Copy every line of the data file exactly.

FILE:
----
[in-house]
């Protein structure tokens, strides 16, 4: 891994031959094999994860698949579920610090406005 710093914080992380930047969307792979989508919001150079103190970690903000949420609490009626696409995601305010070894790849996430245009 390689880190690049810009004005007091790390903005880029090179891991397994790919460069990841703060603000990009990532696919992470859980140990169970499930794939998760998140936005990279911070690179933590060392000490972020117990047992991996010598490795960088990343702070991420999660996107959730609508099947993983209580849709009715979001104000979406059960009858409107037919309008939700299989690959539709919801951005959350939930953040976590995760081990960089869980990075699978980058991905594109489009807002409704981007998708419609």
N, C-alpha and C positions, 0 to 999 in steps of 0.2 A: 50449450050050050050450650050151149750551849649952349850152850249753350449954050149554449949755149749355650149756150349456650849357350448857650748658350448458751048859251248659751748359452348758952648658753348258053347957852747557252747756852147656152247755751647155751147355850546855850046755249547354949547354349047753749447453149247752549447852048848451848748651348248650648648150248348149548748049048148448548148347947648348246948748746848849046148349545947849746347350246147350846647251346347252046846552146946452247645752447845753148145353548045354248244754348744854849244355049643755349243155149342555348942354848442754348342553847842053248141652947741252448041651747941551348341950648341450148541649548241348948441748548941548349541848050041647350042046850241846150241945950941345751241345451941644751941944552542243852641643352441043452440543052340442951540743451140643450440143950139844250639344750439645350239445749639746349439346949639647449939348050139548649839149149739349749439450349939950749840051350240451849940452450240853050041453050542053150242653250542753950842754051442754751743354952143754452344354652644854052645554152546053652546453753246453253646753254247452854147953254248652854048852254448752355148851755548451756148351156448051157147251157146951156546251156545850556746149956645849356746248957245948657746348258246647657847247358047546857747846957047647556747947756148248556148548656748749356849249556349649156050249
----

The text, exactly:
[in-house]
């Protein structure tokens, strides 16, 4: 891994031959094999994860698949579920610090406005 710093914080992380930047969307792979989508919001150079103190970690903000949420609490009626696409995601305010070894790849996430245009 390689880190690049810009004005007091790390903005880029090179891991397994790919460069990841703060603000990009990532696919992470859980140990169970499930794939998760998140936005990279911070690179933590060392000490972020117990047992991996010598490795960088990343702070991420999660996107959730609508099947993983209580849709009715979001104000979406059960009858409107037919309008939700299989690959539709919801951005959350939930953040976590995760081990960089869980990075699978980058991905594109489009807002409704981007998708419609």
N, C-alpha and C positions, 0 to 999 in steps of 0.2 A: 50449450050050050050450650050151149750551849649952349850152850249753350449954050149554449949755149749355650149756150349456650849357350448857650748658350448458751048859251248659751748359452348758952648658753348258053347957852747557252747756852147656152247755751647155751147355850546855850046755249547354949547354349047753749447453149247752549447852048848451848748651348248650648648150248348149548748049048148448548148347947648348246948748746848849046148349545947849746347350246147350846647251346347252046846552146946452247645752447845753148145353548045354248244754348744854849244355049643755349243155149342555348942354848442754348342553847842053248141652947741252448041651747941551348341950648341450148541649548241348948441748548941548349541848050041647350042046850241846150241945950941345751241345451941644751941944552542243852641643352441043452440543052340442951540743451140643450440143950139844250639344750439645350239445749639746349439346949639647449939348050139548649839149149739349749439450349939950749840051350240451849940452450240853050041453050542053150242653250542753950842754051442754751743354952143754452344354652644854052645554152546053652546453753246453253646753254247452854147953254248652854048852254448752355148851755548451756148351156448051157147251157146951156546251156545850556746149956645849356746248957245948657746348258246647657847247358047546857747846957047647556747947756148248556148548656748749356849249556349649156050249